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Is It Normal to Worry About Cancer Recurrence?

October 11, 2023

The fight against cancer doesn’t always end with the last dose of chemotherapy or radiation, or even when the doctors say you’re cured.

For many survivors, the fear of cancer recurrence can be a lifelong battle.

“It’s something almost everyone experiences to varying degrees,” says Moriah Thibodeau, LCSW, a clinical social worker with the Hartford HealthCare Cancer Institute.

Thibodeau explains why that fear is normal, and more importantly, what you can do about it.

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Fear of cancer recurrence is normal.

It’s very natural and understandable to be afraid of getting cancer again. That’s because it stems from your initial reaction to diagnosis months or even years earlier, Thibodeau explains.

“Being told you have cancer can be traumatic. And it can cause you to have diminished trust in your own body,” she notes. “Living with uncertainty is one of the most challenging parts of a cancer diagnosis.”

The good news, she says, is there are ways to overcome these fears. And over time, they’ll hopefully become less overwhelming.

> Related: 5 Tips to Stay Healthy After Cancer

But that fear can have a negative impact on your day-t0-day life.

It may not always feel like it, but fear is an evolutionary process that protects us from danger.

“Your body activates the sympathetic nervous system when there’s an event we perceive as stressful or frightening. This triggers the automatic ‘fight or flight’ response, allowing us to prepare to face the threat or flee from it,” Thibodeau says.

But when your internal alarm over-fires, it can leave you in a constant state of hyperarousal and stress, even when there’s no real threat.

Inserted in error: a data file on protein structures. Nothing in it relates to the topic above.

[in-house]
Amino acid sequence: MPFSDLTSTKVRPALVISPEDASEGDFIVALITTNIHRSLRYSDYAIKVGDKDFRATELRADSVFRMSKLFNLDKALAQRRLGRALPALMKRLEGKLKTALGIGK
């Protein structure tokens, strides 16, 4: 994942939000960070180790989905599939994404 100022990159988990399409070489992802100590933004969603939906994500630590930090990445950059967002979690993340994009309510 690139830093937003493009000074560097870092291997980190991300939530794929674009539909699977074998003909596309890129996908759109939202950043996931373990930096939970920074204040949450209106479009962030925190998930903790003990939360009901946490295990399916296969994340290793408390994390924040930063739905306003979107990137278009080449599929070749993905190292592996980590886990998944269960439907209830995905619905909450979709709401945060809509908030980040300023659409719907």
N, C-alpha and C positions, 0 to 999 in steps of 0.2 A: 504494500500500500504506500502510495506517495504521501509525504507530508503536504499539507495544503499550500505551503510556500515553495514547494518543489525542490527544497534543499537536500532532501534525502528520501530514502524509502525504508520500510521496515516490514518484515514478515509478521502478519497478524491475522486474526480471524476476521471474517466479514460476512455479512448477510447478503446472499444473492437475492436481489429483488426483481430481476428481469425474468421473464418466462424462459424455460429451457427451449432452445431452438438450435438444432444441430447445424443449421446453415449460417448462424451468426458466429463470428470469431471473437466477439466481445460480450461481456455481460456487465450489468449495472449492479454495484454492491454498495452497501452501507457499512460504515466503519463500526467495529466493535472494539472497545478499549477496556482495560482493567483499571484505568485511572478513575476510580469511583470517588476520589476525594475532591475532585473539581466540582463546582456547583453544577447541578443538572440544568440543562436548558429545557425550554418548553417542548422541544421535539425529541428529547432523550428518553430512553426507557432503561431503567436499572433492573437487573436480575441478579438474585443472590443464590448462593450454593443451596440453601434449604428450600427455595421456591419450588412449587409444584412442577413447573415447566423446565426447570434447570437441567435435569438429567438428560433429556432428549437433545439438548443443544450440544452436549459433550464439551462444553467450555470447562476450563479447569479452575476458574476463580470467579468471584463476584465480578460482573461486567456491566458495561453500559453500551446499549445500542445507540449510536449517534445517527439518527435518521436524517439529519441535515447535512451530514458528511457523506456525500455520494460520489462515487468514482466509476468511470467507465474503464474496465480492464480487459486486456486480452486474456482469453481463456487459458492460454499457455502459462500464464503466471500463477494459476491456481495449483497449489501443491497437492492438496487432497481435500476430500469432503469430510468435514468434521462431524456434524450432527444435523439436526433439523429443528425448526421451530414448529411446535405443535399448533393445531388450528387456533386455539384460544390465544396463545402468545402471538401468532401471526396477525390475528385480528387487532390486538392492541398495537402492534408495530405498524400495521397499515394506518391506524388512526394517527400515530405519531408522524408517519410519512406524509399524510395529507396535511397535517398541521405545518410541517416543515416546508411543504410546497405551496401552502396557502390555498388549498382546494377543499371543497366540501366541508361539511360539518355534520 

“After a cancer diagnosis, this response can be triggered by a new pain, ache or physical sensation, or other external stimuli, resulting in distress,” she continues.

The results can be:

  • Increased emotional distress
  • Anxiety disorders
  • Intrusive thoughts
  • Decreased ability to plan for the future
  • Increased healthcare expenses to see doctors more often for reassurance

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7 ways you can work through your fear of cancer recurrence.

While it can be hard to live with uncertainty, there are coping skills you can use to recognize and manage your fears, Thibodeau says.

“I know it is much easier said than done, but managing feelings about uncertainty can help you live a full life,” she says. “It can help to try and focus attention and energy on what is within your power and be in the ‘here and now.’”

Try doing that by:

  1. Maintaining a regular sleep schedule.
  2. Engaging in hobbies or activities that make you happy.
  3. Connecting with people and building support networks.
  4. Following up with healthcare providers as recommended.
  5. Connecting with a survivorship team and/or mental health professional to process your feelings, fears, etc.
  6. Practicing mindfulness and meditation.
  7. Using diaphragmatic breathing to balance the nervous system.

“At first, this can be challenging, especially in our fast-paced world. But, with practice, it can start to feel more natural,” Thibodeau says.

Find support that works for you

If you’re dealing with fear, know that you’re not alone. And support groups can help decrease feelings of isolation and provide a space where you can work through fear with people who share your experience.

And if group therapy isn’t for you – you may still benefit from professional help.

“Some people don’t enjoy a group setting, or find it’s not a good fit for their emotional needs. If that’s the case but you want emotional support, consider individual therapy to process your specific fears/worries, or connect with your oncology social worker,” Thibodeau says.

Hartford HealthCare Cancer Institute